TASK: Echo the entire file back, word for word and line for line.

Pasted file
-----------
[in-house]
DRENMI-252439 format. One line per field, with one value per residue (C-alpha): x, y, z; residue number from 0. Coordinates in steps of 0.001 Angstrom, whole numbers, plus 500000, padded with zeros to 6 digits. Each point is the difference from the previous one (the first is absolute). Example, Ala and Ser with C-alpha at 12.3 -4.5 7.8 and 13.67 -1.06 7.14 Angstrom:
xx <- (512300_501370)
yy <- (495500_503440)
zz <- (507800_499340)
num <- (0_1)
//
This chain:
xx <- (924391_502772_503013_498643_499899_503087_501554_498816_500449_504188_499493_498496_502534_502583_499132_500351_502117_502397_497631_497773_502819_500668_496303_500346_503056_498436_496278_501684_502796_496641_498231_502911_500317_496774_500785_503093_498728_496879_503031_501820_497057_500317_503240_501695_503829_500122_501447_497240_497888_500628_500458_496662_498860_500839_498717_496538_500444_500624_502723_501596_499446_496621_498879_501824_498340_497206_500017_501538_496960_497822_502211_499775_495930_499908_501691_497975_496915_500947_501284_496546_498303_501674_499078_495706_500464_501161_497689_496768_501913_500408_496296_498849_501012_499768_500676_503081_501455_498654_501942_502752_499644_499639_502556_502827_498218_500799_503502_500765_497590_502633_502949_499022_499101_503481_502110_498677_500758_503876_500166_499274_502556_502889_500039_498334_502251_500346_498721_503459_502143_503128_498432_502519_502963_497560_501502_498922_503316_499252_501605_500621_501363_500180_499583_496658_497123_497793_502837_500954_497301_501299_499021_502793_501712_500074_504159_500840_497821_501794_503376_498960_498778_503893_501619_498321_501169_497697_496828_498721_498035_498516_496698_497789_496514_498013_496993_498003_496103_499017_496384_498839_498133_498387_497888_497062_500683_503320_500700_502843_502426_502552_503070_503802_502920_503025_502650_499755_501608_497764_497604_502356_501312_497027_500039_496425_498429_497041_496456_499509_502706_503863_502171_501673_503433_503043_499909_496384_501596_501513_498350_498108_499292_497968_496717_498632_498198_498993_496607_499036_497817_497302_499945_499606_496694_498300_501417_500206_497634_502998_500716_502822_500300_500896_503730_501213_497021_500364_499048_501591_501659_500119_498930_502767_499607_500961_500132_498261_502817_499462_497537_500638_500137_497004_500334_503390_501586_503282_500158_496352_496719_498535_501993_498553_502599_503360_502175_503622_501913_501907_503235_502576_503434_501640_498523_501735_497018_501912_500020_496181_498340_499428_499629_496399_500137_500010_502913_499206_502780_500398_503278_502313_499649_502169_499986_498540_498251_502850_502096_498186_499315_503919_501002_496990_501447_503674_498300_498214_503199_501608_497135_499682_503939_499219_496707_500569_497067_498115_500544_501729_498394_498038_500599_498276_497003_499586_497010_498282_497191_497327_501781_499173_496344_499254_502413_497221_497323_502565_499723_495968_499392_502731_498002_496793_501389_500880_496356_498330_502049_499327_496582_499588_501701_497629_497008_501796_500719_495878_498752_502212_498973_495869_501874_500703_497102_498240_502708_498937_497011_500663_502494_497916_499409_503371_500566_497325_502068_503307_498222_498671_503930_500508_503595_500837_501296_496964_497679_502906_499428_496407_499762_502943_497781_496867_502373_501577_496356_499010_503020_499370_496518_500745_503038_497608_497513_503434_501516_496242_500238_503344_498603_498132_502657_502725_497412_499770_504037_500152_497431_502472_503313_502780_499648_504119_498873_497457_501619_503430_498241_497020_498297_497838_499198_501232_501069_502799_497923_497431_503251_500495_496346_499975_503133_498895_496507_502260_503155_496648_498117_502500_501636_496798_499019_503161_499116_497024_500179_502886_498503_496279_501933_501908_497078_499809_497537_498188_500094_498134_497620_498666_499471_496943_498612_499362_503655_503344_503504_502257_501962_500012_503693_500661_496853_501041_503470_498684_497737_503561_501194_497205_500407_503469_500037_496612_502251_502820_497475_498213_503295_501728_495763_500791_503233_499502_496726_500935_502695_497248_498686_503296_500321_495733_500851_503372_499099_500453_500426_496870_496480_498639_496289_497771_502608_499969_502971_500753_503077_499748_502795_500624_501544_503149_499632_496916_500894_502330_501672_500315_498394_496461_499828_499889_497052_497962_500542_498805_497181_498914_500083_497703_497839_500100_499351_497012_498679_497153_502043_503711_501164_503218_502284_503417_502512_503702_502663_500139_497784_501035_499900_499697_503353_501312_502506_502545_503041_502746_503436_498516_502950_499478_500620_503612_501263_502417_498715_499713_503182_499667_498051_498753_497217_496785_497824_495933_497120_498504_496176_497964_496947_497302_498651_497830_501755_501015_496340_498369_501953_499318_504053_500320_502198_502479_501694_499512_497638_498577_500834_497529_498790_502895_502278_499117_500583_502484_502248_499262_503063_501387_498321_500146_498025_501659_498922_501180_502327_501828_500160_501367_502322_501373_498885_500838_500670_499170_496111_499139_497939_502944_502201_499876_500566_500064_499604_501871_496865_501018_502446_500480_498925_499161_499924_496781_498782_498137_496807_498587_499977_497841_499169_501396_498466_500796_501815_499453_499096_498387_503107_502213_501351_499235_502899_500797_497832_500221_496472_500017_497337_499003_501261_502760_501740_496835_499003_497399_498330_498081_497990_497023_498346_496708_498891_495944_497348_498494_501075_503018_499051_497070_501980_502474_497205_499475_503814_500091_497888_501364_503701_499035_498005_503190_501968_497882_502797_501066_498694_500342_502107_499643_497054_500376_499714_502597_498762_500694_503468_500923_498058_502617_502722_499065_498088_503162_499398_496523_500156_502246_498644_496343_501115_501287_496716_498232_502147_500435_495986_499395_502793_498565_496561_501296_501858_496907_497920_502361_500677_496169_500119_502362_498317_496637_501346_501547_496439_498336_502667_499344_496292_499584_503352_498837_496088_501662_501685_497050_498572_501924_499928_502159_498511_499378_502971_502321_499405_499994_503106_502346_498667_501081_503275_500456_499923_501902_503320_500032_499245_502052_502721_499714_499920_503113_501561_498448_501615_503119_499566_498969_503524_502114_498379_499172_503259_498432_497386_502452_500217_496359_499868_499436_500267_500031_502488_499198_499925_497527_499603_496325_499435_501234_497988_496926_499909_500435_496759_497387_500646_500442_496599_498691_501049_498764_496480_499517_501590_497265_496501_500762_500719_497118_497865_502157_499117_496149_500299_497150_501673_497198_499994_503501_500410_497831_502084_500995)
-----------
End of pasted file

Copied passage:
[in-house]
DRENMI-252439 format. One line per field, with one value per residue (C-alpha): x, y, z; residue number from 0. Coordinates in steps of 0.001 Angstrom, whole numbers, plus 500000, padded with zeros to 6 digits. Each point is the difference from the previous one (the first is absolute). Example, Ala and Ser with C-alpha at 12.3 -4.5 7.8 and 13.67 -1.06 7.14 Angstrom:
xx <- (512300_501370)
yy <- (495500_503440)
zz <- (507800_499340)
num <- (0_1)
//
This chain:
xx <- (924391_502772_503013_498643_499899_503087_501554_498816_500449_504188_499493_498496_502534_502583_499132_500351_502117_502397_497631_497773_502819_500668_496303_500346_503056_498436_496278_501684_502796_496641_498231_502911_500317_496774_500785_503093_498728_496879_503031_501820_497057_500317_503240_501695_503829_500122_501447_497240_497888_500628_500458_496662_498860_500839_498717_496538_500444_500624_502723_501596_499446_496621_498879_501824_498340_497206_500017_501538_496960_497822_502211_499775_495930_499908_501691_497975_496915_500947_501284_496546_498303_501674_499078_495706_500464_501161_497689_496768_501913_500408_496296_498849_501012_499768_500676_503081_501455_498654_501942_502752_499644_499639_502556_502827_498218_500799_503502_500765_497590_502633_502949_499022_499101_503481_502110_498677_500758_503876_500166_499274_502556_502889_500039_498334_502251_500346_498721_503459_502143_503128_498432_502519_502963_497560_501502_498922_503316_499252_501605_500621_501363_500180_499583_496658_497123_497793_502837_500954_497301_501299_499021_502793_501712_500074_504159_500840_497821_501794_503376_498960_498778_503893_501619_498321_501169_497697_496828_498721_498035_498516_496698_497789_496514_498013_496993_498003_496103_499017_496384_498839_498133_498387_497888_497062_500683_503320_500700_502843_502426_502552_503070_503802_502920_503025_502650_499755_501608_497764_497604_502356_501312_497027_500039_496425_498429_497041_496456_499509_502706_503863_502171_501673_503433_503043_499909_496384_501596_501513_498350_498108_499292_497968_496717_498632_498198_498993_496607_499036_497817_497302_499945_499606_496694_498300_501417_500206_497634_502998_500716_502822_500300_500896_503730_501213_497021_500364_499048_501591_501659_500119_498930_502767_499607_500961_500132_498261_502817_499462_497537_500638_500137_497004_500334_503390_501586_503282_500158_496352_496719_498535_501993_498553_502599_503360_502175_503622_501913_501907_503235_502576_503434_501640_498523_501735_497018_501912_500020_496181_498340_499428_499629_496399_500137_500010_502913_499206_502780_500398_503278_502313_499649_502169_499986_498540_498251_502850_502096_498186_499315_503919_501002_496990_501447_503674_498300_498214_503199_501608_497135_499682_503939_499219_496707_500569_497067_498115_500544_501729_498394_498038_500599_498276_497003_499586_497010_498282_497191_497327_501781_499173_496344_499254_502413_497221_497323_502565_499723_495968_499392_502731_498002_496793_501389_500880_496356_498330_502049_499327_496582_499588_501701_497629_497008_501796_500719_495878_498752_502212_498973_495869_501874_500703_497102_498240_502708_498937_497011_500663_502494_497916_499409_503371_500566_497325_502068_503307_498222_498671_503930_500508_503595_500837_501296_496964_497679_502906_499428_496407_499762_502943_497781_496867_502373_501577_496356_499010_503020_499370_496518_500745_503038_497608_497513_503434_501516_496242_500238_503344_498603_498132_502657_502725_497412_499770_504037_500152_497431_502472_503313_502780_499648_504119_498873_497457_501619_503430_498241_497020_498297_497838_499198_501232_501069_502799_497923_497431_503251_500495_496346_499975_503133_498895_496507_502260_503155_496648_498117_502500_501636_496798_499019_503161_499116_497024_500179_502886_498503_496279_501933_501908_497078_499809_497537_498188_500094_498134_497620_498666_499471_496943_498612_499362_503655_503344_503504_502257_501962_500012_503693_500661_496853_501041_503470_498684_497737_503561_501194_497205_500407_503469_500037_496612_502251_502820_497475_498213_503295_501728_495763_500791_503233_499502_496726_500935_502695_497248_498686_503296_500321_495733_500851_503372_499099_500453_500426_496870_496480_498639_496289_497771_502608_499969_502971_500753_503077_499748_502795_500624_501544_503149_499632_496916_500894_502330_501672_500315_498394_496461_499828_499889_497052_497962_500542_498805_497181_498914_500083_497703_497839_500100_499351_497012_498679_497153_502043_503711_501164_503218_502284_503417_502512_503702_502663_500139_497784_501035_499900_499697_503353_501312_502506_502545_503041_502746_503436_498516_502950_499478_500620_503612_501263_502417_498715_499713_503182_499667_498051_498753_497217_496785_497824_495933_497120_498504_496176_497964_496947_497302_498651_497830_501755_501015_496340_498369_501953_499318_504053_500320_502198_502479_501694_499512_497638_498577_500834_497529_498790_502895_502278_499117_500583_502484_502248_499262_503063_501387_498321_500146_498025_501659_498922_501180_502327_501828_500160_501367_502322_501373_498885_500838_500670_499170_496111_499139_497939_502944_502201_499876_500566_500064_499604_501871_496865_501018_502446_500480_498925_499161_499924_496781_498782_498137_496807_498587_499977_497841_499169_501396_498466_500796_501815_499453_499096_498387_503107_502213_501351_499235_502899_500797_497832_500221_496472_500017_497337_499003_501261_502760_501740_496835_499003_497399_498330_498081_497990_497023_498346_496708_498891_495944_497348_498494_501075_503018_499051_497070_501980_502474_497205_499475_503814_500091_497888_501364_503701_499035_498005_503190_501968_497882_502797_501066_498694_500342_502107_499643_497054_500376_499714_502597_498762_500694_503468_500923_498058_502617_502722_499065_498088_503162_499398_496523_500156_502246_498644_496343_501115_501287_496716_498232_502147_500435_495986_499395_502793_498565_496561_501296_501858_496907_497920_502361_500677_496169_500119_502362_498317_496637_501346_501547_496439_498336_502667_499344_496292_499584_503352_498837_496088_501662_501685_497050_498572_501924_499928_502159_498511_499378_502971_502321_499405_499994_503106_502346_498667_501081_503275_500456_499923_501902_503320_500032_499245_502052_502721_499714_499920_503113_501561_498448_501615_503119_499566_498969_503524_502114_498379_499172_503259_498432_497386_502452_500217_496359_499868_499436_500267_500031_502488_499198_499925_497527_499603_496325_499435_501234_497988_496926_499909_500435_496759_497387_500646_500442_496599_498691_501049_498764_496480_499517_501590_497265_496501_500762_500719_497118_497865_502157_499117_496149_500299_497150_501673_497198_499994_503501_500410_497831_502084_500995)